What is AB 925?

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AB 925 is a California state law designed to improve employment outcomes for people with disabilities. The law requires state agencies to work together in new ways to improve service delivery and oversight, and it guarantees important new services to certain individuals.

Is AB 925 an insurance or entitlement program?

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No. AB 925 is not insurance or an entitlement program. It is a new policy framework that state partners can work in and contribute to.

With the Americans with Disabilities Act (ADA) in place, why is a new state law needed?

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AB 925 is state framework to reach objectives laid down in the Americans with Disabilities Act. It addresses barriers to employment and health care services and assigns specific duties to state agencies.

How does AB 925 help find employment for people with disabilities?

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AB 925 establishes a grant making program that targets grants to counties and local workforce investment boards. The grants can be used to:
  • develop local strategies for enhancing employment opportunities for people with disabilities; and
  • fund comprehensive local and regional benefits planning and outreach programs to assist persons with disabilities.

How does AB 925 affect my use of In-Home Supportive Services (IHSS)?

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Under AB 925, recipients of California's In-Home Supportive Services (IHSS) can use available personal assistance service hours at their place of employment, if certain conditions are met. However, AB 925 does not increase the number of monthly service hours available under IHSS, nor allow them to be used in other new locations.

Does AB 925 pay for more IHSS hours?

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No. Although AB 925 allows IHSS hours to be used in the workplace under certain circumstances, it does not provide additional hours.

What must state Agencies do under AB 925?

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California’s Health and Human Services and Labor and Workforce Development Agencies are responsible for creating and implementing strategies to improve how Medi-Cal and state managed employment programs work together to increase employment rates of people with disabilities.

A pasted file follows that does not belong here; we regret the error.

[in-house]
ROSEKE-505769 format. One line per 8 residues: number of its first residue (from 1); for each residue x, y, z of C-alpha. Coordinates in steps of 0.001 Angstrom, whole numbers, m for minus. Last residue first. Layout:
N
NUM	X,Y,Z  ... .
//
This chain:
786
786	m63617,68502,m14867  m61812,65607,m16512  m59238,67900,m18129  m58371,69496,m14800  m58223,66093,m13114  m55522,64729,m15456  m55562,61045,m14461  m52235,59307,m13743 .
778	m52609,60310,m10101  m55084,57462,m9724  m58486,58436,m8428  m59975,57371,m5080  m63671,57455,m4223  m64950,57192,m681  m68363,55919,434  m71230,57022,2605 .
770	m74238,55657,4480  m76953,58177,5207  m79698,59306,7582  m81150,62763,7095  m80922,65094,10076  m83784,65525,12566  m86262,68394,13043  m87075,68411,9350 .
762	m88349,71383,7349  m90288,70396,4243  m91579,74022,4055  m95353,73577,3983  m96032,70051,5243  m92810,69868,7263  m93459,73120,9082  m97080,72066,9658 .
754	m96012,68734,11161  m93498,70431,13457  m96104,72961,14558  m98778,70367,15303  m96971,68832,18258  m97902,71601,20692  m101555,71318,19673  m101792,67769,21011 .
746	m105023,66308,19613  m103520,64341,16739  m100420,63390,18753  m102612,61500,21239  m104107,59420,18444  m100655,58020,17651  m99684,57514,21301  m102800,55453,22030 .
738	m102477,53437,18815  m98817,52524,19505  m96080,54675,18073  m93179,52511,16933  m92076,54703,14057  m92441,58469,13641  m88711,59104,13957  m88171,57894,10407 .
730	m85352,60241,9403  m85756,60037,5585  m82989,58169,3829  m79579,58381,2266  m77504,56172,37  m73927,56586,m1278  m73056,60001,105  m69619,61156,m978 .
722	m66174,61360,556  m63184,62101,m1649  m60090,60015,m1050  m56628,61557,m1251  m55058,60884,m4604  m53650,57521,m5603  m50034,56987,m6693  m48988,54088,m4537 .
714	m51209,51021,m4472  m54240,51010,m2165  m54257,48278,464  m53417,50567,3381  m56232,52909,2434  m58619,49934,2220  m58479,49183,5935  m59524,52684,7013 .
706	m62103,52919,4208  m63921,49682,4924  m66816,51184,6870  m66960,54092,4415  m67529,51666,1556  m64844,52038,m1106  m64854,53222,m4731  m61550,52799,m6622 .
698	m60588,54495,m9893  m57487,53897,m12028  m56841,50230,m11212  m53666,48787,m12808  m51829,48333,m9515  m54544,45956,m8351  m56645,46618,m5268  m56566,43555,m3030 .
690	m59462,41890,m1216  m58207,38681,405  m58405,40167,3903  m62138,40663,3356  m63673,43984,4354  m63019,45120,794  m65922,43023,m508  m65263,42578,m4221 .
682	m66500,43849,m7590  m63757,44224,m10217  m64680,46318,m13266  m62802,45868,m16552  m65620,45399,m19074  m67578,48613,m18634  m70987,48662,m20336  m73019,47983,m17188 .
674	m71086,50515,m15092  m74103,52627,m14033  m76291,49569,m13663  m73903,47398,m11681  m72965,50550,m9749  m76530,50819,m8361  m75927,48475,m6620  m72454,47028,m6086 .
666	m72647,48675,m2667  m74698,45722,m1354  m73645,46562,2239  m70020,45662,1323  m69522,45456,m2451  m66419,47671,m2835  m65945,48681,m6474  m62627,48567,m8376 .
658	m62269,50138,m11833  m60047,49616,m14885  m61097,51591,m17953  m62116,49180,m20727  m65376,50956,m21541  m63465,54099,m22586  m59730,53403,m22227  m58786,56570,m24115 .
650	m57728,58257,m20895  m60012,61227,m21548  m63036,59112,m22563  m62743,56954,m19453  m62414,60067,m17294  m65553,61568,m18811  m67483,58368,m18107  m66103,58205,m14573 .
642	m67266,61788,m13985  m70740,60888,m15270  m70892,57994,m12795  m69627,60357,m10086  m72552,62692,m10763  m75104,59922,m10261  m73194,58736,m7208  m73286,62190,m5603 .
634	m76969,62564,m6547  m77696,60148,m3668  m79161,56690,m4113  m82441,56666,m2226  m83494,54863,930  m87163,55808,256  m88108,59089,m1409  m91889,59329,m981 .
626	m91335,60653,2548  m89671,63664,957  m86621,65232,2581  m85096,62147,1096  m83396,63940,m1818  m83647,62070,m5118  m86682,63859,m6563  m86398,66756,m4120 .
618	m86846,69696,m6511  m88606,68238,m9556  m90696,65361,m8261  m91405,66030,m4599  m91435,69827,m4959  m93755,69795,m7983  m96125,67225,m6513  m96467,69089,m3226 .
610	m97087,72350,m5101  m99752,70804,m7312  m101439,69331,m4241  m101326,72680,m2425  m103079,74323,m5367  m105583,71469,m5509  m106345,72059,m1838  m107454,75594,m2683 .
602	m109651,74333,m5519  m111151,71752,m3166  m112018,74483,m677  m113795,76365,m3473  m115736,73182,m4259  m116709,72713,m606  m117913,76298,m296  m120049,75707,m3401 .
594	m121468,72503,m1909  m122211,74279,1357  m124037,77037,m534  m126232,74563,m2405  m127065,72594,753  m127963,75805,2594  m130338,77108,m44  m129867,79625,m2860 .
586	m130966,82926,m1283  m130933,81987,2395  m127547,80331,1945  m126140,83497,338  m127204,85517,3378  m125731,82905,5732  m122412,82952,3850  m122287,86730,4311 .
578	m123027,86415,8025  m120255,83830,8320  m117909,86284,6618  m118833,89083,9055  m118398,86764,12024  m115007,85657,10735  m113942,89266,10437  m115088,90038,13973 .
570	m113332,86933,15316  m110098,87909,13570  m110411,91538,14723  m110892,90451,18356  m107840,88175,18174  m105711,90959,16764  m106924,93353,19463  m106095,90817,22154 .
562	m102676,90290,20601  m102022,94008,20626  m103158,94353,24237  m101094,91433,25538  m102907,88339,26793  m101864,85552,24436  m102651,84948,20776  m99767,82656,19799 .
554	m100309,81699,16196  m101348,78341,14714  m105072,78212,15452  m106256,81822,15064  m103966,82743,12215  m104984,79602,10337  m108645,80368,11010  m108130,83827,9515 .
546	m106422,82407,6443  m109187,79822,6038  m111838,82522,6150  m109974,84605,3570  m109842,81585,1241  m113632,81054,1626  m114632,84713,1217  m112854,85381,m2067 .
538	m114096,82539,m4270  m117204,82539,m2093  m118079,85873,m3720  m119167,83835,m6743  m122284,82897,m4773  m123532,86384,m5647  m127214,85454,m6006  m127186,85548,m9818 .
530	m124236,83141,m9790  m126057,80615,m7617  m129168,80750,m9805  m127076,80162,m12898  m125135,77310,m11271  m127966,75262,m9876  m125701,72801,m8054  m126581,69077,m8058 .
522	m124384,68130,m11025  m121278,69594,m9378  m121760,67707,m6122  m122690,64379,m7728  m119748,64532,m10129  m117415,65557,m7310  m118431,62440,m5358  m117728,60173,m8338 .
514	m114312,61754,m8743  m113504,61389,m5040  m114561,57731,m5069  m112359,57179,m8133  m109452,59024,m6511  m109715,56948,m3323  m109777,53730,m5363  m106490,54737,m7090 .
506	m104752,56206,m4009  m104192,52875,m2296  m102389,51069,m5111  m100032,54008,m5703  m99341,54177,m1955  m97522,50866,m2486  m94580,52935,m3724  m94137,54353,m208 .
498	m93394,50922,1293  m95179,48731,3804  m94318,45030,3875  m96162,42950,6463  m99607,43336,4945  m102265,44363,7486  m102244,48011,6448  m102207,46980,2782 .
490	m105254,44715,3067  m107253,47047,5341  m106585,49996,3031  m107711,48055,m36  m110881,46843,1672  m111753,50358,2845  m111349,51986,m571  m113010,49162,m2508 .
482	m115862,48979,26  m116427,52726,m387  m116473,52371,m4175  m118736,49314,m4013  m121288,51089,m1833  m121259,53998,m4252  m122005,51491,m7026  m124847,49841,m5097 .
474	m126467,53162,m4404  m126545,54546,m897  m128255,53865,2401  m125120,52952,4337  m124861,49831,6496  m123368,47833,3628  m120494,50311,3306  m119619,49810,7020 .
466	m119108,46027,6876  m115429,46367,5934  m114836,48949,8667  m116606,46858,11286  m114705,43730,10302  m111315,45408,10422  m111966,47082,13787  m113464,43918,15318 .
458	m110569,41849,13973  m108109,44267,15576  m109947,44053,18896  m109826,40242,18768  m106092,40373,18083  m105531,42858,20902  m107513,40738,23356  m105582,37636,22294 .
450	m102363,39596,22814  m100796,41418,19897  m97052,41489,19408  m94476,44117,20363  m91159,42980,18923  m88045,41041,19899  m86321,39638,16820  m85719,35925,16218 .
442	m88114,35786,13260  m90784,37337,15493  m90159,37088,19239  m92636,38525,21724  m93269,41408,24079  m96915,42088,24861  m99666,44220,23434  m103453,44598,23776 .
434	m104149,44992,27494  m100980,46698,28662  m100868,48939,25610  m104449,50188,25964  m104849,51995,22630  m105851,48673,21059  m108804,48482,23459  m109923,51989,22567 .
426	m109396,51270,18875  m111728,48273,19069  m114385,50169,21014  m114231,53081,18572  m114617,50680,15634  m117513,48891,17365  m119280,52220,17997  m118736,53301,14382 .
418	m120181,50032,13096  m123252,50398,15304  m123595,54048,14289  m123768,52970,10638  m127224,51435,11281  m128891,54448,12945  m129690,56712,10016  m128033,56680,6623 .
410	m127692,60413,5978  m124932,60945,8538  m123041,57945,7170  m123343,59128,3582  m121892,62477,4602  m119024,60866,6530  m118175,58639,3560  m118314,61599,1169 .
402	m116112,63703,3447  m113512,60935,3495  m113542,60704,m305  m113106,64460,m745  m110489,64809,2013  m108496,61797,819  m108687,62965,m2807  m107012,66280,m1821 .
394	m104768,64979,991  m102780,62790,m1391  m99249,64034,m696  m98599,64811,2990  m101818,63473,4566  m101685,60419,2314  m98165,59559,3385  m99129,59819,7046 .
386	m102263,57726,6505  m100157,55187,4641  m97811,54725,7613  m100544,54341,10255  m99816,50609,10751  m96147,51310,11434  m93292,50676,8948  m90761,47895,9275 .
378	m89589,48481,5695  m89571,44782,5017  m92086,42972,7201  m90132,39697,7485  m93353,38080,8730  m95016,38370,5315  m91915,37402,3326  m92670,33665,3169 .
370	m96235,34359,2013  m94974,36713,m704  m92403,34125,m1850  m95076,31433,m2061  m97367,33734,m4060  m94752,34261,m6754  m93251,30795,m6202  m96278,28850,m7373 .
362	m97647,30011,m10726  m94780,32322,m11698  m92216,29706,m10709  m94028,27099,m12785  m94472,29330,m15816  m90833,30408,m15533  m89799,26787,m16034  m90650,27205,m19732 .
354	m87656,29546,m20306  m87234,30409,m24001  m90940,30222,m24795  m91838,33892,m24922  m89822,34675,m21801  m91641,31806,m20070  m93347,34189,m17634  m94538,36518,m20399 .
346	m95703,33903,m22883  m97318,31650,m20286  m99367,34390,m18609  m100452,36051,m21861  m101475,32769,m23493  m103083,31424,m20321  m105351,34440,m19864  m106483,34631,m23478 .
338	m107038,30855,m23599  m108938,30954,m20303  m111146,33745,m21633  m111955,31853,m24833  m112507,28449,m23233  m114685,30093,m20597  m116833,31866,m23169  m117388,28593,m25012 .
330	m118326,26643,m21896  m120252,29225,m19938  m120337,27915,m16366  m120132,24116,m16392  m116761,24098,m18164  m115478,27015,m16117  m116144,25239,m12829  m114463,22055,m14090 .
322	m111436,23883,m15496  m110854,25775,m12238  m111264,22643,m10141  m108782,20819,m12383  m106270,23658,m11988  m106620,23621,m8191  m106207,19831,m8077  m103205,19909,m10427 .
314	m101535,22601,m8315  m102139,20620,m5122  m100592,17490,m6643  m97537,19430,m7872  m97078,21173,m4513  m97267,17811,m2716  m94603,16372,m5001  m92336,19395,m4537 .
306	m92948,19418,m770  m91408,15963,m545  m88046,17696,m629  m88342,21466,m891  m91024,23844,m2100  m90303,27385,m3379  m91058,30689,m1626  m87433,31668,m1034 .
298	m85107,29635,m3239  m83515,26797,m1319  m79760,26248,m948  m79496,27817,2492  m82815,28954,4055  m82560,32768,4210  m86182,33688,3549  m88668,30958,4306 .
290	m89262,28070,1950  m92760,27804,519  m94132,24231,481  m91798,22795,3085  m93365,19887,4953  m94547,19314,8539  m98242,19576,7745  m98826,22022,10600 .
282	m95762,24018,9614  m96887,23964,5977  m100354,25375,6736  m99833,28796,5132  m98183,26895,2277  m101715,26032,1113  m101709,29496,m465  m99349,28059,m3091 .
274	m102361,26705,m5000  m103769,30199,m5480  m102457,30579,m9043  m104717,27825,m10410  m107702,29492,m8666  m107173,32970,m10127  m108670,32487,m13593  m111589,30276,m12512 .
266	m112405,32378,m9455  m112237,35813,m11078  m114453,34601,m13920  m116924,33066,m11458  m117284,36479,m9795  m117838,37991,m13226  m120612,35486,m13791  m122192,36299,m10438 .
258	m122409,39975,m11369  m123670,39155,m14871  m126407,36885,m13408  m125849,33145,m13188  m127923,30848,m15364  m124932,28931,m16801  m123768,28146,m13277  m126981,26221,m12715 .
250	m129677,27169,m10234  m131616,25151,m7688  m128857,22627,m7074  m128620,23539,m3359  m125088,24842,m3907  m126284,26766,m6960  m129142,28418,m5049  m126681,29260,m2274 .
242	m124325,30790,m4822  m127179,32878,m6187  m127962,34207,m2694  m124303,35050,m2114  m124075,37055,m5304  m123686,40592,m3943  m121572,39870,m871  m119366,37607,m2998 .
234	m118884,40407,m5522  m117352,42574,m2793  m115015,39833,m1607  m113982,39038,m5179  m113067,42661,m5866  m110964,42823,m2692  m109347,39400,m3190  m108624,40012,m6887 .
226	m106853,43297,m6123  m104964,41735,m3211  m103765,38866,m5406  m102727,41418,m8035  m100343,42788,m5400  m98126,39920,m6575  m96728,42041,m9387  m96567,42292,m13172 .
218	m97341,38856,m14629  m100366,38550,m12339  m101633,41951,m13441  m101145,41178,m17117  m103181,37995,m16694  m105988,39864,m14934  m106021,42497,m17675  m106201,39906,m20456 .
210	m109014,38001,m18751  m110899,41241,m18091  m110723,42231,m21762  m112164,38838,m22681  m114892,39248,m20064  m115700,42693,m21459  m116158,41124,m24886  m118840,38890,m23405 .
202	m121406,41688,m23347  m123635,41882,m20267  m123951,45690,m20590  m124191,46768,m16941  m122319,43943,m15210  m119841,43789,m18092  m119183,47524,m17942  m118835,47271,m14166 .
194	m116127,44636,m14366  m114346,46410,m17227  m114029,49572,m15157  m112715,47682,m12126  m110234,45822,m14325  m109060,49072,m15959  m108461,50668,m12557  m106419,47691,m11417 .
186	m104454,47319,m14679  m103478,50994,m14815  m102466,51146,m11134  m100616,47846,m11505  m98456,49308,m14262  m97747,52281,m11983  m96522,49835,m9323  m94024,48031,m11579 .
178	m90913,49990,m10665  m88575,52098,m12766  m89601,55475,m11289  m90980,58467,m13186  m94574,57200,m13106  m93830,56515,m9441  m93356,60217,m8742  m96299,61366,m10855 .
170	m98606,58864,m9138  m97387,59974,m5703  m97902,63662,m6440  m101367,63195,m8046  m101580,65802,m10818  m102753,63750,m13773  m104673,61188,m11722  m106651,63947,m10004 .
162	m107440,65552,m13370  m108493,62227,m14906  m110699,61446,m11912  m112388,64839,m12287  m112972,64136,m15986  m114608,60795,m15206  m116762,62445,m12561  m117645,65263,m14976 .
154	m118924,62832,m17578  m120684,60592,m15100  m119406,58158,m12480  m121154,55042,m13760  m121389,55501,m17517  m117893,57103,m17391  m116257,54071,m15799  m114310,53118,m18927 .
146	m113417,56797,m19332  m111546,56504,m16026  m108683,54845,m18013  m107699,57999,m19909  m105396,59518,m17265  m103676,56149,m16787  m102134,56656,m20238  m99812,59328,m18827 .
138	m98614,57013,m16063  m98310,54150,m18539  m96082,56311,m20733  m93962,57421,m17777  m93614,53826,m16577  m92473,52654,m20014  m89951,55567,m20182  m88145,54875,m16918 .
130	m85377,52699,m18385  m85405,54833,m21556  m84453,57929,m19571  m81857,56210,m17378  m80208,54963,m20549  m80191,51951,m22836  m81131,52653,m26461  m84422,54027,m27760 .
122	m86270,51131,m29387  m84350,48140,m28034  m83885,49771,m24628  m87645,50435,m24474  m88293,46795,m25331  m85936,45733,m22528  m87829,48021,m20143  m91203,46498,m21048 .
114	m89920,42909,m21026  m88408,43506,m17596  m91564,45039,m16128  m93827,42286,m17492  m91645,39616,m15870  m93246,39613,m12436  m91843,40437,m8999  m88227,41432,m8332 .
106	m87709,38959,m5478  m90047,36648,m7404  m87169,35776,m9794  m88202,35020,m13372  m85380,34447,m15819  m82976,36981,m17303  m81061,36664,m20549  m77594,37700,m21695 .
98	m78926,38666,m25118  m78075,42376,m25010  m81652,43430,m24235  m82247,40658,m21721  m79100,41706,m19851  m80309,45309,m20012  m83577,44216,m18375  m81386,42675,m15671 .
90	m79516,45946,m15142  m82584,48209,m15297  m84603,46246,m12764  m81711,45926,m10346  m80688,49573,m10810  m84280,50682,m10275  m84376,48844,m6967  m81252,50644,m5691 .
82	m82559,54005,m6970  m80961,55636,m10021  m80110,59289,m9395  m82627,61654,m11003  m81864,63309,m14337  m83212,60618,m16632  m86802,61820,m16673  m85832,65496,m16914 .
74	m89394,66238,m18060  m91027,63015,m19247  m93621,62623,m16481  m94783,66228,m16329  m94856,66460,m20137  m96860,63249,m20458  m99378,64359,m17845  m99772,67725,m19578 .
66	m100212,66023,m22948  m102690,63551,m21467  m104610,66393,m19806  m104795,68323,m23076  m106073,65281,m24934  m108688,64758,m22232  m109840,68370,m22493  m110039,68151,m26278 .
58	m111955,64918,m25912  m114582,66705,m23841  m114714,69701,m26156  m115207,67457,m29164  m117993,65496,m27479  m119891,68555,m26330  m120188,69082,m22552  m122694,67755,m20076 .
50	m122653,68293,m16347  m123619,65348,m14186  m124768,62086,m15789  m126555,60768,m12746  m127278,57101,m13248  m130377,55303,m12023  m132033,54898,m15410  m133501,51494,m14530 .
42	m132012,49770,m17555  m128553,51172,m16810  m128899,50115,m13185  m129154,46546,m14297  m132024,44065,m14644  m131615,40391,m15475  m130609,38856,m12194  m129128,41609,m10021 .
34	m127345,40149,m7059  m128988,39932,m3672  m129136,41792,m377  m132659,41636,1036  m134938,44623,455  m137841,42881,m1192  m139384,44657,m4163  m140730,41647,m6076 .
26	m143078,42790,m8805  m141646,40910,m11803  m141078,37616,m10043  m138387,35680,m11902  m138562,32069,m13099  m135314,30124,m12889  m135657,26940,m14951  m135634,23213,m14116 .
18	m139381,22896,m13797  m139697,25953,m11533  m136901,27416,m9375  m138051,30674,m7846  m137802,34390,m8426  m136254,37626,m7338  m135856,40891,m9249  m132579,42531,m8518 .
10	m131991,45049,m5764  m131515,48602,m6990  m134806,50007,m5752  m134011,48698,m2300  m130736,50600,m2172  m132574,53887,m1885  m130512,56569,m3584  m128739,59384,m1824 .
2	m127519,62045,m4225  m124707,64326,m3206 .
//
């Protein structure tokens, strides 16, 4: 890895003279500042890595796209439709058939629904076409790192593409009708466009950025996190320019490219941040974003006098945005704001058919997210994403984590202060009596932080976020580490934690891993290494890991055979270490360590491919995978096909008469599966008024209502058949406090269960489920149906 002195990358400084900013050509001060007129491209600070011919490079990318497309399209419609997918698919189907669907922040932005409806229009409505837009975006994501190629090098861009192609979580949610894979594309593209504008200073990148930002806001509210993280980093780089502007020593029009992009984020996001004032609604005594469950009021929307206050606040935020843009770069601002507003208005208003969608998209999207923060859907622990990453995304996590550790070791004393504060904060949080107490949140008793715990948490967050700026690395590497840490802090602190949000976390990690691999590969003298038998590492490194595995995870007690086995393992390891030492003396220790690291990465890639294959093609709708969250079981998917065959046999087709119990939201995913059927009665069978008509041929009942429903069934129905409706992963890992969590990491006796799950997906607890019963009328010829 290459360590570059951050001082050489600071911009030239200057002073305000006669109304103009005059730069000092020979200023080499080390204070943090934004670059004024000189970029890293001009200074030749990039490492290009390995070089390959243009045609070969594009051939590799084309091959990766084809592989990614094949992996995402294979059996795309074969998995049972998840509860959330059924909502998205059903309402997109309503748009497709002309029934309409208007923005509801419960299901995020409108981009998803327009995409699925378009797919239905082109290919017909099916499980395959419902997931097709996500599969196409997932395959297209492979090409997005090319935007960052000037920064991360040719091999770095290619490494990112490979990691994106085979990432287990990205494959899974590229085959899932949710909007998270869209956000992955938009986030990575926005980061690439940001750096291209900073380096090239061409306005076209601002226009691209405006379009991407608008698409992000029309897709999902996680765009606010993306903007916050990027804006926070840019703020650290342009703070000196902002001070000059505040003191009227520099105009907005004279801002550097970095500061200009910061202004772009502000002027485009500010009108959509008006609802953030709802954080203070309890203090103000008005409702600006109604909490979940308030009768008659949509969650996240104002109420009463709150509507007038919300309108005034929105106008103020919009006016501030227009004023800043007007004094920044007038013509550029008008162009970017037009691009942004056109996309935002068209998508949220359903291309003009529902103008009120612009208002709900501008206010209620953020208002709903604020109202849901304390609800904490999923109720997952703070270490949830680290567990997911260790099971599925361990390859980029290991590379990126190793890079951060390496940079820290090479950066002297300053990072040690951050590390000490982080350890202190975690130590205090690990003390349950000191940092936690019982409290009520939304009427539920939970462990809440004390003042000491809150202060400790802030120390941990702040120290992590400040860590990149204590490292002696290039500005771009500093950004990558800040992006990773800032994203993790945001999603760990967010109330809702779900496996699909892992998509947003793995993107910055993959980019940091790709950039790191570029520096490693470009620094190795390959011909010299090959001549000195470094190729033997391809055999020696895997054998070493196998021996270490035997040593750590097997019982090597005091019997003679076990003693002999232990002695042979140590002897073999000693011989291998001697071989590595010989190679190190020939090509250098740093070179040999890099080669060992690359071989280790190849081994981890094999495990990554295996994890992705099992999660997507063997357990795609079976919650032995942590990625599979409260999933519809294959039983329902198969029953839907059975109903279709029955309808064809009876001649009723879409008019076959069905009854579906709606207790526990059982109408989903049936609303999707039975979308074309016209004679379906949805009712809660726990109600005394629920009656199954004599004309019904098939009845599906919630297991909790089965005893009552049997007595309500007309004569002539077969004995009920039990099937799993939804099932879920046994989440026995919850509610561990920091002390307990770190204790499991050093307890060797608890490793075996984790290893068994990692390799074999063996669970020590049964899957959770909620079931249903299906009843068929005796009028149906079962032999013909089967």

The Labor and Workforce Development Agency has new responsibilities to monitor, enforce and report to the Governor and Legislature on workforce inclusion of people with disabilities. A prime area of responsibility is how One Stop Career Centers are serving people with disabilities without discrimination.

The California Workforce Investment Board in Sacramento and Local Workforce Investment Boards statewide are required to include people with disabilities, or their representatives. Efforts need to be made to select people with disabilities as Board members who are not employees of state or local government.

What does AB 925 say about accessibility and One Stop Centers?

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Under AB 925, each Local Workforce Investment Board must provide at least one One Stop Career Center that is in full compliance with federal rules for serving people with disabilities.

If I use personal assistance at work, can my employer take away some of the other accommodations he or she has made for me?

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AB 925 states that “workplace services shall not be used to supplant (replace) any reasonable accommodations required of an employer by the Americans with Disabilities Act, or other legal entitlements or third-party obligations.” Such services could come from the California Department of Rehabilitation, the Veterans’ Administration, workers' compensation coverage or other entitlement or resource.

What is the Governor's Committee on Employment of People with Disabilities (GCEPD)?

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The Governor's Committee is charged with certain grant making and policy “consult and advise” responsibilities to enhance the state's overall effectiveness at increasing employment opportunities for people with disabilities. The Governor’s Committee must include at least four members with disabilities.